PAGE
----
Youth Gangs in American Society

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Youth Gangs in American SocietyYouth Gangs in American Society

Randall G. Shelden, Sharon K. Tracy, and William B. Brown
Wadsworth, 2013
372 pages


The topic of gangs can befuddle youth workers and others who succumb to sensationalized media accounts to learn about these organizations. Did you know that gangs are not recent interventions, but existed as far back as 14th-century Europe and colonial America? Did you know that even though gang members commit crimes, they are far more likely to be victims? Did you know that drug dealing by gang members is significant but not to the extent reported in attention-grabbing news stories? Finally, did you know that even though some young people are particularly susceptible to gang membership, others are able to break away rather easily?

The authors of the fourth edition of “Youth Gangs in American Society” have updated previous editions’ content with the latest data on gangs and gang membership, including the amount of crimes they are responsible for, the prevalence of gang affiliation among youth today and involvement of girls and adults with gangs.

Shelden, Tracy and Brown recognize that writing about a topic in which the “subject cannot be precisely defined” is challenging when the “terms gang and gang member continue to be problematic concepts.” The authors answer questions about gangs and gang membership by presenting research findings that are sometimes contradictory but help readers to understand the complexity of this topic.

Without being too simplistic, what draws children, teens, girls and adults to gang life is the need for belonging, self-esteem and protection that being a member of a family provides. Young people (especially black and Hispanic) lacking supportive parents, teachers or community members, who may feel that nobody has their back, can be drawn in. Unsupervised youth with access to few after-school activities or opportunities to develop hobbies or play sports are easy pickings, too.

These risk factors are well-presented, and gang involvement is explained as community and societal problems. The authors, who have been involved in the study and teaching of the subject of crime and delinquency for more than 40 years, are “convinced that some very fundamental changes need to be made in the way we live and think before we see any significant decrease in the gang problem.”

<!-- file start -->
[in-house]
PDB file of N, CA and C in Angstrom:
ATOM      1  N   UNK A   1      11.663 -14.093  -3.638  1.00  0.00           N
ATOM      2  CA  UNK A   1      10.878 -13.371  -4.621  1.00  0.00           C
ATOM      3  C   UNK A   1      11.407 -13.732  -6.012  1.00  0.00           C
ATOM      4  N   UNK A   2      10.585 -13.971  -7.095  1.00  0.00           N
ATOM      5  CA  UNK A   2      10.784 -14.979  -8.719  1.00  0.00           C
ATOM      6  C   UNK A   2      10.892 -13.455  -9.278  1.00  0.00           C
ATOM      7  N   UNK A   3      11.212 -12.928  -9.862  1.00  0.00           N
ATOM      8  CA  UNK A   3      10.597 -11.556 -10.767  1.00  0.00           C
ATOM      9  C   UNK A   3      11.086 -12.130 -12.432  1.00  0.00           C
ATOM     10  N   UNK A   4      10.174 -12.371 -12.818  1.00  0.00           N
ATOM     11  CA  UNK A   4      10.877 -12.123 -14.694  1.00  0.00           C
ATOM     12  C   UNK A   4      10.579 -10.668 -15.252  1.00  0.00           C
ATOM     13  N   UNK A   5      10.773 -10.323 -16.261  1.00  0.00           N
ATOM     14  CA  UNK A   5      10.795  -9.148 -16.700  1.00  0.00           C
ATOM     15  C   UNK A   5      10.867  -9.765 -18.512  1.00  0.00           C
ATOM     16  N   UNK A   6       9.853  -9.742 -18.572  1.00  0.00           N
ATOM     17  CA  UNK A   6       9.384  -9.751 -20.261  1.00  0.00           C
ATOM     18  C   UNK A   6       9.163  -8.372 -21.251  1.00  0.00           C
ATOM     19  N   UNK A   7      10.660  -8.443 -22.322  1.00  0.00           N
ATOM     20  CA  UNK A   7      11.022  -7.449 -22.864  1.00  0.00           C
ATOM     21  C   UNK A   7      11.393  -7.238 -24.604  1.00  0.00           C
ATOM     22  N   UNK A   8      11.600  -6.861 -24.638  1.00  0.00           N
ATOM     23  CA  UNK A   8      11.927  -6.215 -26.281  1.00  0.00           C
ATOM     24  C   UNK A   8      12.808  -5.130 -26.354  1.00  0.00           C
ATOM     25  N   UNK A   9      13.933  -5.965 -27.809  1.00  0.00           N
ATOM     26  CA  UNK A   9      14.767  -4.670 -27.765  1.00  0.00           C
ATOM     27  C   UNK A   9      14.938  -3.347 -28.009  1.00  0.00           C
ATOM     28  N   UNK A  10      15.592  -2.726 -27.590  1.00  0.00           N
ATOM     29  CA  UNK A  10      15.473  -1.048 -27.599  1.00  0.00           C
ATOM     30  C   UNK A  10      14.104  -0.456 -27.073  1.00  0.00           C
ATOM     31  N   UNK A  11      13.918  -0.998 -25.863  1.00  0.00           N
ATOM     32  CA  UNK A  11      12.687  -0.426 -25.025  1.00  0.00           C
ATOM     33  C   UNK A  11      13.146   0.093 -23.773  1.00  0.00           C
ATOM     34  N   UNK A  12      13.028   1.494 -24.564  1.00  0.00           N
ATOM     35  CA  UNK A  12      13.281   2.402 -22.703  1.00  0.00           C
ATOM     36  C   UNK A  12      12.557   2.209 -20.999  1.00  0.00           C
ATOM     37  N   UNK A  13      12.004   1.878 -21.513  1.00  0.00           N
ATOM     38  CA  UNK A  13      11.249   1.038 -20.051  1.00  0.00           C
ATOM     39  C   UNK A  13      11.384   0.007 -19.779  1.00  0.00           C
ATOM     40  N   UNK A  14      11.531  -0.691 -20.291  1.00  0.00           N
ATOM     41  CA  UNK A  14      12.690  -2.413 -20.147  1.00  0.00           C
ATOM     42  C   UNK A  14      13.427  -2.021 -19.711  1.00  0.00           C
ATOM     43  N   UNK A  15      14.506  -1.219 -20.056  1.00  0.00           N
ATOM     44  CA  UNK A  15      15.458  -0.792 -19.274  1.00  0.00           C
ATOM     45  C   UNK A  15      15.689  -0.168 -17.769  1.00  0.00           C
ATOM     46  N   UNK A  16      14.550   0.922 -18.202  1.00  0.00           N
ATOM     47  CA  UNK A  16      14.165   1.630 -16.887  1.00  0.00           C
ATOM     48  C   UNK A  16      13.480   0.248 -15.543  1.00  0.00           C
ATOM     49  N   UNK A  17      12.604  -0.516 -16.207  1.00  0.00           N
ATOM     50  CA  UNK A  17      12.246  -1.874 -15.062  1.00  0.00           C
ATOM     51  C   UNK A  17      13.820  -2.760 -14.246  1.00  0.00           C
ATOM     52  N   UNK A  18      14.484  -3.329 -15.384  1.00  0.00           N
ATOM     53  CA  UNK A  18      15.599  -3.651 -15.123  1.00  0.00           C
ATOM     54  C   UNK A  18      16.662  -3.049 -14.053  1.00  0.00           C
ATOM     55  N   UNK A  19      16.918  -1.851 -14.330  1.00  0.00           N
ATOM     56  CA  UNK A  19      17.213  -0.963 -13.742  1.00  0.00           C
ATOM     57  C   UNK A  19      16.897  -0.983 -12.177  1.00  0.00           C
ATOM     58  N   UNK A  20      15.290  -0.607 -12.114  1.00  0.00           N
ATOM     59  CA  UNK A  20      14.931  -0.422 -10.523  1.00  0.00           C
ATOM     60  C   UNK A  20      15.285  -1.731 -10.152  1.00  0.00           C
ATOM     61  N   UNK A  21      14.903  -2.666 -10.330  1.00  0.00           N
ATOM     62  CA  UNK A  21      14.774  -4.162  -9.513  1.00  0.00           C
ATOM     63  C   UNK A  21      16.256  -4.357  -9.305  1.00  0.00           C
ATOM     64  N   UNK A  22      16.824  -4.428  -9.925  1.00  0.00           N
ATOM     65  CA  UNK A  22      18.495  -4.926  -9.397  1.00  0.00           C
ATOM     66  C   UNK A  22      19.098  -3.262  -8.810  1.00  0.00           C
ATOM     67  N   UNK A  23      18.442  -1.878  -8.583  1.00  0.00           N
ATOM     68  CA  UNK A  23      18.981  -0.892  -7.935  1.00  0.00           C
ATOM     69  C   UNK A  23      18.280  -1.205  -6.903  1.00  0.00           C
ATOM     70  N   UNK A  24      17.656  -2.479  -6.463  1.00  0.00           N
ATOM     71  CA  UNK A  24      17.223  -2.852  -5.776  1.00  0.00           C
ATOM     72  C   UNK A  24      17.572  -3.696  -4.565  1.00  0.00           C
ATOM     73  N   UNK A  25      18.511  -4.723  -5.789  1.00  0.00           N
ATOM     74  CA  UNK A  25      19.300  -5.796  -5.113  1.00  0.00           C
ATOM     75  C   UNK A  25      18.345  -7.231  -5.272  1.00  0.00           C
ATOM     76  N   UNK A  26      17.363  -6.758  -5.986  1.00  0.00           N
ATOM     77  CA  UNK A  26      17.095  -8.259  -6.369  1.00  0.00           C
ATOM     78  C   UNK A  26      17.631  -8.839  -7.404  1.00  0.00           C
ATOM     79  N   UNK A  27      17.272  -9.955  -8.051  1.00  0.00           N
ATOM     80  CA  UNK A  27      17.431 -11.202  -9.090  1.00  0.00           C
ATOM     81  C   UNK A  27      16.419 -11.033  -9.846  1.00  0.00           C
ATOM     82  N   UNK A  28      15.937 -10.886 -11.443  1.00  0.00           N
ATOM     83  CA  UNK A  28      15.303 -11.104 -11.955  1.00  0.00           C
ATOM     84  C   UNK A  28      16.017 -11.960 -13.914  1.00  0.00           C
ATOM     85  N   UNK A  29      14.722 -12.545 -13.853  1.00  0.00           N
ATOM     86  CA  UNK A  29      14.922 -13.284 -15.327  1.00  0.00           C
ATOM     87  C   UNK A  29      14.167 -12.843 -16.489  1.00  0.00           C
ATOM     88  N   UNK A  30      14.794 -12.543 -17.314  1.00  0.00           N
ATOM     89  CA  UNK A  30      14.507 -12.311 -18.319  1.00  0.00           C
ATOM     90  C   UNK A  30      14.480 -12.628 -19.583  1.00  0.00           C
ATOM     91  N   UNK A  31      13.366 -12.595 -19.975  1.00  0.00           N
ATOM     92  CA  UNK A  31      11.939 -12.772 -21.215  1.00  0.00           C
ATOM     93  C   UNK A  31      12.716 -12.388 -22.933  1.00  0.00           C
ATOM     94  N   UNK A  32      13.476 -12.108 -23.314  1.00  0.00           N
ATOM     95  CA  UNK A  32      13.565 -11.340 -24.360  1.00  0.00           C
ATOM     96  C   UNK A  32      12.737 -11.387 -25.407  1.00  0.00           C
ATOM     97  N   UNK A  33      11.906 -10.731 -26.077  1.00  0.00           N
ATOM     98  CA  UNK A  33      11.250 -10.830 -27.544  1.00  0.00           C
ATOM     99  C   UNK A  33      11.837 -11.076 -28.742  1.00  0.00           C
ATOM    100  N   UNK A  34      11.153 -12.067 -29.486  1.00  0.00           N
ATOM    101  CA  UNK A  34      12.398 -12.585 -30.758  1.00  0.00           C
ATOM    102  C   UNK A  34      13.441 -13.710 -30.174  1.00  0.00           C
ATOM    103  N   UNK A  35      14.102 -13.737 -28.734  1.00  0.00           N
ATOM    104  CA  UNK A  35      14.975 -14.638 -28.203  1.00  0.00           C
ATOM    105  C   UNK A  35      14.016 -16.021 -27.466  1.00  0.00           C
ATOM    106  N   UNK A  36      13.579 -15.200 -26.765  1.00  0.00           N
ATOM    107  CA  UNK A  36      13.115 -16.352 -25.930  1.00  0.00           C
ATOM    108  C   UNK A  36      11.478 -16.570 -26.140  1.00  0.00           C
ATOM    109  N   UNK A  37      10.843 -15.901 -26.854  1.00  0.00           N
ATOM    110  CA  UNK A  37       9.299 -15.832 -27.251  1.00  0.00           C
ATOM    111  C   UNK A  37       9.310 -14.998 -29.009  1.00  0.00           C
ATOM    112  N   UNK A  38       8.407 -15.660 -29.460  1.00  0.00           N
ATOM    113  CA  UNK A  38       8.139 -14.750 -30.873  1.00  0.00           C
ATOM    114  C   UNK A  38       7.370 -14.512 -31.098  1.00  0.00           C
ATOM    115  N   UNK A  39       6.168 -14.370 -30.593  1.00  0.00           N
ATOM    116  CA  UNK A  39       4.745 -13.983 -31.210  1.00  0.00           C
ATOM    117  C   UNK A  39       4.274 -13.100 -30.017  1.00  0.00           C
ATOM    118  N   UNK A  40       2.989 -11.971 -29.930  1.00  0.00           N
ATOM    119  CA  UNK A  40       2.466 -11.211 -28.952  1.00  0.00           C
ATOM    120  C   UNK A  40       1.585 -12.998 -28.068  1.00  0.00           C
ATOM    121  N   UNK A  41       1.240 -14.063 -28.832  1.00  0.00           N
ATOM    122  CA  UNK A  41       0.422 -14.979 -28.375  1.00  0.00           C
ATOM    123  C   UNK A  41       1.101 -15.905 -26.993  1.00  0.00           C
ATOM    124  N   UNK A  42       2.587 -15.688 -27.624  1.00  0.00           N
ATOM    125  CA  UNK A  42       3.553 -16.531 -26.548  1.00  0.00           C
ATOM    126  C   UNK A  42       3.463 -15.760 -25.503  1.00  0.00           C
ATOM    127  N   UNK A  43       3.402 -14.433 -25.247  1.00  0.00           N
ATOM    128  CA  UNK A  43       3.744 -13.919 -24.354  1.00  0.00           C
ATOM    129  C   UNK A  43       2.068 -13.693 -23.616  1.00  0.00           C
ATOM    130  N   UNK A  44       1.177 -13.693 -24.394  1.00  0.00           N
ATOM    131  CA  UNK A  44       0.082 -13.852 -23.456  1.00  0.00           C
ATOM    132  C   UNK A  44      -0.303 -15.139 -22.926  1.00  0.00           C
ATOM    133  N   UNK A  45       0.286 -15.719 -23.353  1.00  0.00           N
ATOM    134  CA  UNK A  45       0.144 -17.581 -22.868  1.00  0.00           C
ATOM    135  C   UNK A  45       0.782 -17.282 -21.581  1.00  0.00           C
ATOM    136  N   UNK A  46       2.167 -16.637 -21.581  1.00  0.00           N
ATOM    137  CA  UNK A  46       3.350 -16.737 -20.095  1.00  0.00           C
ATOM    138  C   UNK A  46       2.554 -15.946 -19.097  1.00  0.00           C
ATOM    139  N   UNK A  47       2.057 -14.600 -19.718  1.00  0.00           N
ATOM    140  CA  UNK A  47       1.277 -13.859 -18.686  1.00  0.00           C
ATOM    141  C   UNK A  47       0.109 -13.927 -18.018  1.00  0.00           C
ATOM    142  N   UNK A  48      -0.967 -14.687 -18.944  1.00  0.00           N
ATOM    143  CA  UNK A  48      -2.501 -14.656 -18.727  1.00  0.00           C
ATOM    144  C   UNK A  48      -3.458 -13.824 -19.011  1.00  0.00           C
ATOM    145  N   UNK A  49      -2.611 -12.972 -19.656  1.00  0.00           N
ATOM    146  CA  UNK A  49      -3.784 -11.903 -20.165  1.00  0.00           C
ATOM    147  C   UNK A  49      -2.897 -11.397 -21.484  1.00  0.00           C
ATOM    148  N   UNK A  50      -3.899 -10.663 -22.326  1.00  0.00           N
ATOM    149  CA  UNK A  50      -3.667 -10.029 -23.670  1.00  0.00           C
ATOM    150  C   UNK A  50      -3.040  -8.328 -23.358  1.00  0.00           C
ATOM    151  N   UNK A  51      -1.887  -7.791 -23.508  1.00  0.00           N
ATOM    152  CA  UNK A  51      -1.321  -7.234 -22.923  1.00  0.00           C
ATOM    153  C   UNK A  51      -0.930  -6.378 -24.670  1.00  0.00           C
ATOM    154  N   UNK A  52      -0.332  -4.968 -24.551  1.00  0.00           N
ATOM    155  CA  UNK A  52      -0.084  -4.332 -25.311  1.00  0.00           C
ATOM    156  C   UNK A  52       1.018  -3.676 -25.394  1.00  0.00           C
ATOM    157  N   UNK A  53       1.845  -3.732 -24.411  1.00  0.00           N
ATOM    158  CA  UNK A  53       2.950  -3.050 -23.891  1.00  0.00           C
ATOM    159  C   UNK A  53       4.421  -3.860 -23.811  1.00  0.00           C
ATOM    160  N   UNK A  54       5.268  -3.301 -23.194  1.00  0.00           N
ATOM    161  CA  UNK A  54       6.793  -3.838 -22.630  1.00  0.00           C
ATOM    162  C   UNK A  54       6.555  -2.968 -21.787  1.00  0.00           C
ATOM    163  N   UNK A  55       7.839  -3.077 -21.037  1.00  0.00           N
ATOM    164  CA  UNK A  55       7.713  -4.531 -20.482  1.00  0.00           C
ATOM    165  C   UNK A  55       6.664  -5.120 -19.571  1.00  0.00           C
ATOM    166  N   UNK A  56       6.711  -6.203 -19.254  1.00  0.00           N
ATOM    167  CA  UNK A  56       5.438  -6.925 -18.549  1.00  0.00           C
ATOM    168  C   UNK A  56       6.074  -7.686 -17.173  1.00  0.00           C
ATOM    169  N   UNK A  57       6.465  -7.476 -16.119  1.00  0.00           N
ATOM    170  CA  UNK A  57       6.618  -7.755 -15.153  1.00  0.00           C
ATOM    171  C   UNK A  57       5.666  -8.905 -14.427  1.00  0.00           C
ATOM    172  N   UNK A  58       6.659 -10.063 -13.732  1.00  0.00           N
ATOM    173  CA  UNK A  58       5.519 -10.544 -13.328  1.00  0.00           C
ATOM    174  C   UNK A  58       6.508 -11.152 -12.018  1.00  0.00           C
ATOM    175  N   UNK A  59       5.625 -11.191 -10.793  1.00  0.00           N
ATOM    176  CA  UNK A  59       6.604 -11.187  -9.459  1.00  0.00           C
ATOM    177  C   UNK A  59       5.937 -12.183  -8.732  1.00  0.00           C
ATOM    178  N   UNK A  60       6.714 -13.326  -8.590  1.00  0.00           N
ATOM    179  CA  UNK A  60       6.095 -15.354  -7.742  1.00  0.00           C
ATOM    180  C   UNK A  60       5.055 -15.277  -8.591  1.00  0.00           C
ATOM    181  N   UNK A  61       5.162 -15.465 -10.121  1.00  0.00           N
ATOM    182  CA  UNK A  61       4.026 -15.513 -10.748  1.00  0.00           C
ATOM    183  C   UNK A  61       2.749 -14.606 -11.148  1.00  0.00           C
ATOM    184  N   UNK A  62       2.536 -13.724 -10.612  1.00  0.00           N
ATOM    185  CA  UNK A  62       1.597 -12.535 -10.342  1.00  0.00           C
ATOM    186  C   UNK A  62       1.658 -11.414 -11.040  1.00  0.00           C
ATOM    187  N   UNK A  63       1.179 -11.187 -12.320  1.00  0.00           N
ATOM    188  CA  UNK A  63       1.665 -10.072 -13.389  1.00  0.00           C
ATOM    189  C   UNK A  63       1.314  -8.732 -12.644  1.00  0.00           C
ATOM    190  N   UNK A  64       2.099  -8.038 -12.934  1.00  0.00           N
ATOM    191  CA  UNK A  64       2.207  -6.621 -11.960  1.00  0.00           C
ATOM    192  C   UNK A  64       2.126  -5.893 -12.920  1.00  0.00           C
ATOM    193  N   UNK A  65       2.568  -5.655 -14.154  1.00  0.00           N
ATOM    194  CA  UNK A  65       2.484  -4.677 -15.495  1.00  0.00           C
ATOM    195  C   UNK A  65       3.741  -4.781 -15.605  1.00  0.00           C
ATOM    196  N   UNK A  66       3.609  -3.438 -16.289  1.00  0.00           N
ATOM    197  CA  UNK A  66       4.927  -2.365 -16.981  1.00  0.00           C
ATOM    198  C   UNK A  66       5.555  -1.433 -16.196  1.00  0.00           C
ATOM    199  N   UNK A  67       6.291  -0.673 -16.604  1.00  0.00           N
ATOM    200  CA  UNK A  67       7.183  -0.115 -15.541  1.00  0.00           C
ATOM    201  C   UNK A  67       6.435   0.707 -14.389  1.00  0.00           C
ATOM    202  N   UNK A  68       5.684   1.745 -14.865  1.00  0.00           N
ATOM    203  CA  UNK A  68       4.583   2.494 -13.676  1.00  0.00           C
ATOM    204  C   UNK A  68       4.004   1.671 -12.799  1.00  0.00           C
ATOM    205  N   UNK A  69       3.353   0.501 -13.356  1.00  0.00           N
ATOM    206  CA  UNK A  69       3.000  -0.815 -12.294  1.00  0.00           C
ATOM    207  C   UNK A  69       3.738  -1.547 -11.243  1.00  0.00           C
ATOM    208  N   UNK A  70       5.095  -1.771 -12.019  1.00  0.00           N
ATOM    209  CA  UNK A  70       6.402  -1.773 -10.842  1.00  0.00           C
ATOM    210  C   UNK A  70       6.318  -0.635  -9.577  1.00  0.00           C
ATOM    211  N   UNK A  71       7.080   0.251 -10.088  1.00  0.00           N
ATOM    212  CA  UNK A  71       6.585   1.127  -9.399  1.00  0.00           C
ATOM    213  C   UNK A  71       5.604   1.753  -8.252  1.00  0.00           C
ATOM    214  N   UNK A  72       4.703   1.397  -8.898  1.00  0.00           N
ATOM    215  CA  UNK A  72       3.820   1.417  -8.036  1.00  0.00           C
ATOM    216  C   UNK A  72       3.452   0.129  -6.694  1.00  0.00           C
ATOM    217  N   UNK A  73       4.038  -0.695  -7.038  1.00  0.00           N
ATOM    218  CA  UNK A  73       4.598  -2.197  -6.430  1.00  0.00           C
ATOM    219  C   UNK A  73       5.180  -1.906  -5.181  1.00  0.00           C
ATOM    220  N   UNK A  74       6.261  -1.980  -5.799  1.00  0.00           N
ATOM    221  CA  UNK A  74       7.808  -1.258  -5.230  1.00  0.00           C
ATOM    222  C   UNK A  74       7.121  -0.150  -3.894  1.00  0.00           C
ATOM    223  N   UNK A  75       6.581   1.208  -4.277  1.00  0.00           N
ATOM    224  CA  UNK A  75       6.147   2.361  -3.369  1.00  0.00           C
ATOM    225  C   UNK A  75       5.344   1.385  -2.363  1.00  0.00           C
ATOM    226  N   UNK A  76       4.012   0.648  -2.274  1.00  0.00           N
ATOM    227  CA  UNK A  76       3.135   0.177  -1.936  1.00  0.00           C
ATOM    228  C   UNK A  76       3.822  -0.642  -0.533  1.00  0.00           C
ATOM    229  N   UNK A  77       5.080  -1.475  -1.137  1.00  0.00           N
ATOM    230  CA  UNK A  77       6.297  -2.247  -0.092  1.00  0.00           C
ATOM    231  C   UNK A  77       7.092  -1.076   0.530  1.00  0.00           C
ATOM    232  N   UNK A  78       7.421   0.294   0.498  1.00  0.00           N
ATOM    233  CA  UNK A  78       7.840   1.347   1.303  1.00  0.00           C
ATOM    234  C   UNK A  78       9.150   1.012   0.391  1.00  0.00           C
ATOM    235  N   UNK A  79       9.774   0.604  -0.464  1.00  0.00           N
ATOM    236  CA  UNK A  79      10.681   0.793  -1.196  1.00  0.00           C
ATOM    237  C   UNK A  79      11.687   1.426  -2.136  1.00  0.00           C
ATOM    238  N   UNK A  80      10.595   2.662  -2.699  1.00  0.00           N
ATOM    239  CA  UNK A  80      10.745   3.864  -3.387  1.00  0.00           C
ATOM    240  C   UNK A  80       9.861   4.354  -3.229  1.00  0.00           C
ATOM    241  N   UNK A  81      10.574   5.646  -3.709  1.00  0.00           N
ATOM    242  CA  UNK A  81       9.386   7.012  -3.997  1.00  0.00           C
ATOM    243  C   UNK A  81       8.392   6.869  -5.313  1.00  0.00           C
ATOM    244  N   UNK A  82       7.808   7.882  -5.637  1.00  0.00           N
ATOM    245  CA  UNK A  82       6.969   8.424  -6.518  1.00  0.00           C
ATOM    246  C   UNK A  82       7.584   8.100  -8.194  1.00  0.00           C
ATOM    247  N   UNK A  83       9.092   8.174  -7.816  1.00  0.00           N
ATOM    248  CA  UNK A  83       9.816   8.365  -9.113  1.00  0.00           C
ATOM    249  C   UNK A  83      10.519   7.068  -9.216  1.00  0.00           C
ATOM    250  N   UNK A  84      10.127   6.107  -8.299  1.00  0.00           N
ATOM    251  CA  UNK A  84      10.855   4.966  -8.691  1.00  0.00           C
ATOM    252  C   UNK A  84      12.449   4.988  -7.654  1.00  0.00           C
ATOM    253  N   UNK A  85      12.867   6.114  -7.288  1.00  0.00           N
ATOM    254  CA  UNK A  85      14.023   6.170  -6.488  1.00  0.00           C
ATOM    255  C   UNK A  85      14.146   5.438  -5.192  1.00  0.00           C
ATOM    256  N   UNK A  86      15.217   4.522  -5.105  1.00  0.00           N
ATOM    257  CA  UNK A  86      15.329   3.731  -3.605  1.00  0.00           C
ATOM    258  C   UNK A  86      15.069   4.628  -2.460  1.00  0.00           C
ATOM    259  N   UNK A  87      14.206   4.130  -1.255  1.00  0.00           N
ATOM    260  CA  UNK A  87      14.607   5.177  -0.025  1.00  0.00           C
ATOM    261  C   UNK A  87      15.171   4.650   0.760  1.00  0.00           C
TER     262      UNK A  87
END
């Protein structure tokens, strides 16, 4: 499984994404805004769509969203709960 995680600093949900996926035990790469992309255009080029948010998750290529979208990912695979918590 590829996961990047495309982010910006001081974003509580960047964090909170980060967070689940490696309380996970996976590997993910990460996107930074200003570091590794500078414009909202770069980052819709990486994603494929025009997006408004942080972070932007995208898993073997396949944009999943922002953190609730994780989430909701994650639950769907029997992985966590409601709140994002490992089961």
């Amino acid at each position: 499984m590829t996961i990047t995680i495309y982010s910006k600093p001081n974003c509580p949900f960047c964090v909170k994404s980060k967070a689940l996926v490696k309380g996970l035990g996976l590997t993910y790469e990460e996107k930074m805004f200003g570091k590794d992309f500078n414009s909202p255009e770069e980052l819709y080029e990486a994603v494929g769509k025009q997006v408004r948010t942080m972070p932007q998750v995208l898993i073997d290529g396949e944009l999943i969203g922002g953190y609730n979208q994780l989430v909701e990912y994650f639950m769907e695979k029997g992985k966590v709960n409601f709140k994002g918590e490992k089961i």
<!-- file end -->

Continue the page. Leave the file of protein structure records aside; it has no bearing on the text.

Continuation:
They suggest a new paradigm to combat gangs is needed: “It has become evident that many — if not most — traditional approaches to the prevention and treatment of gangs have not fared too well. It is time to think creatively,” because blaming, labeling and incarcerating kids are not solutions. The authors write that “gangs are not strictly law enforcement problems or, for that matter, criminal justice problems. Rather, they represent a problem that needs to be addressed at both the community and societal level.”

Shelden, Tracy and Brown are especially concerned about the long-term impact of the recession that began in 2008 that in some inner cities is likened to a depression, and has pushed a large number of children into poverty by shredding safety nets previously available to support poor and minority children from federal and state programs, and school budgets. “Children will be negatively affected by the recession because it will increase the likelihood that they will be living under the poverty level, which in turn may increase the likelihood of doing poorly in school and dropping out, which can lead to crime” and increased gang involvement, they write.

The authors provide an overview of types of intervention and discuss the viability of these strategies. For instance, strategies such as youth outreach and street-work counseling in which potential gang members are identified have not proven to be successful in steering kids away from gang membership even though these are used frequently. However, job training and placement, assisting young people with school problems and targeting those most at-risk of joining gangs are successful. The authors explain why some strategies work but others don’t.

This book — organized into 11 chapters on topics such as what gangs and gang members look like, the gang subculture, criminal activities of gangs, and girls and gangs — provides a useful resource for educators, parents and youth workers looking to develop research-based ways to curtail this endemic problem.